Colombian singer Maluma, one of the stars behind an official anthem of the World Cup in Qatar, walked out of an interview with Israel’s public broadcaster on Friday when he was asked about his involvement with the tournament despite Qatar’s human rights violations.
The singer was asked about stars, including Shakira and Dua Lipa, who refused to be involved with the World Cup due to Qatar’s poor record on human rights.
“Yeah but it’s something I can’t resolve. I just came here to enjoy life, enjoy soccer and the party of soccer,” Maluma told the Kan public broadcaster.
“It’s not something that I actually have to be involved with. I’m here enjoying my music and the beautiful life, playing soccer too,” he said.
Kan reporter Moav Vardi pushed Maluma on the matter, asking if he could understand why people may have an issue with his response, and whether the Colombian star’s presence was helping the Qatari regime to whitewash the situation.
“Do I have to answer that question?” Maluma said, looking off screen.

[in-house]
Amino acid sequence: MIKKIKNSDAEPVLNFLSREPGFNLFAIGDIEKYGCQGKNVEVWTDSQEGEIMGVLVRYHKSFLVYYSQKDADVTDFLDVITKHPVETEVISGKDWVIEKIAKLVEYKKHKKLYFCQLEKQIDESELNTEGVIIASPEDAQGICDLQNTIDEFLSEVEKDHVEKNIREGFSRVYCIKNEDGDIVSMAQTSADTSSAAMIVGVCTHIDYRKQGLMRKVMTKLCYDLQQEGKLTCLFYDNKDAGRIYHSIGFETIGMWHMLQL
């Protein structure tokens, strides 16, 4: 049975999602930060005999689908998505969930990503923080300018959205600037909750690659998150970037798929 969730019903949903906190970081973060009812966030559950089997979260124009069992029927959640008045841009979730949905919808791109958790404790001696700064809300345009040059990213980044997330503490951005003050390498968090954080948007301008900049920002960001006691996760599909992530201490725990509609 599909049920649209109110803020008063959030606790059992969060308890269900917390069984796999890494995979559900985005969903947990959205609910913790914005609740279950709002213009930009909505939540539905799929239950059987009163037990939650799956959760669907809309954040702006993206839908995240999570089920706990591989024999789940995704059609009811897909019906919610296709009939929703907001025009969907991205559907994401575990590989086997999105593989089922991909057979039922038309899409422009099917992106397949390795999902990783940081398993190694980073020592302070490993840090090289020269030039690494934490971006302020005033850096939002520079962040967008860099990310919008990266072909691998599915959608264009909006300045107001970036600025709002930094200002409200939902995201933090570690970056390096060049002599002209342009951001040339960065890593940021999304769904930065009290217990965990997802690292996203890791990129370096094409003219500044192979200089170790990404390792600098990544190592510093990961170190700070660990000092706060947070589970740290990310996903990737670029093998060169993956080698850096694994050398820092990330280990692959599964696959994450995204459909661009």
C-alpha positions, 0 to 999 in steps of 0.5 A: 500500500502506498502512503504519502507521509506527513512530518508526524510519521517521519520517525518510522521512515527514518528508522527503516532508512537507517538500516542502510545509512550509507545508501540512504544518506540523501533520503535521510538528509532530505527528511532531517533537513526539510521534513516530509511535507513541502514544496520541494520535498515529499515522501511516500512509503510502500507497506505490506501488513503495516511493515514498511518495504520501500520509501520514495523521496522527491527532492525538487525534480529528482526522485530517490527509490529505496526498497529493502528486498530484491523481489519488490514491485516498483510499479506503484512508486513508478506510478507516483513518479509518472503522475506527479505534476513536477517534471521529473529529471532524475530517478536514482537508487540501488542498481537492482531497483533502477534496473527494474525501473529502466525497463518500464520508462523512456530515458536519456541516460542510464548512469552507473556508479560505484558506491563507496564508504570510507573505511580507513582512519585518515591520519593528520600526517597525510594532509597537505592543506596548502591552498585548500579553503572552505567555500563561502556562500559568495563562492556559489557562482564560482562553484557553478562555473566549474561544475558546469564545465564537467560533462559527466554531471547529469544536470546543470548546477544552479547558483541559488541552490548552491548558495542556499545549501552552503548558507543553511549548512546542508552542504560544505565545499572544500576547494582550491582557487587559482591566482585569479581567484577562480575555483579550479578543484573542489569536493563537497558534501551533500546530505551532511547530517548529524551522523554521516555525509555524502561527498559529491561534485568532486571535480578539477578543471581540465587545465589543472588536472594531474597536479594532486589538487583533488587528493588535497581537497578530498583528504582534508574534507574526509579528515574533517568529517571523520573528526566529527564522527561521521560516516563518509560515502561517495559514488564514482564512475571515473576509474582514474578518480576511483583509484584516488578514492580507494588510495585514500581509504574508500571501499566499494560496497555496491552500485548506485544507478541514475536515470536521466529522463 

— כאן חדשות (@kann_news) November 18, 2022
A voice is then heard telling him that he doesn’t need to answer. It was not clear who was speaking.
“You’re rude,” Maluma said to Vardi, as he stood up and walked out the interview.
Maluma has teamed up with hip hop star Nicki Minaj and Lebanese singer Myriam Fares for the single “Tukoh Taka,” which has lyrics in English, Spanish and Arabic.
The anthem is the latest in a series of songs by artists from around the world released as part of FIFA’s official soundtrack of the 2022 World Cup.
Maluma and Myriam Fares will perform at the opening of the FIFA fan festival in Doha on Saturday.
The World Cup has sparked multiple controversies — from the deaths and living conditions of migrant workers, to the impact on the environment of air-conditioned stadiums, and the position and rights of LGBTQ people, women and minorities.
Additionally, on Friday Qatar banned the sale of beer at World Cup stadiums, a sudden U-turn on the deal it made to secure the soccer tournament — only two days before the opening game.
Skeptics say Qatar wanted to use the prestige of the World Cup, which starts Sunday, to remake its image.
They viewed the move as a classic case of “sportswashing” — using sports as a forum to cast a country or company as different than many perceive.
Israeli broadcasters and fans have been permitted to travel to Qatar for the World Cup despite the lack of ties between the two countries. However, they have been warned to downplay where they came from.
Associated Press contributed to this report.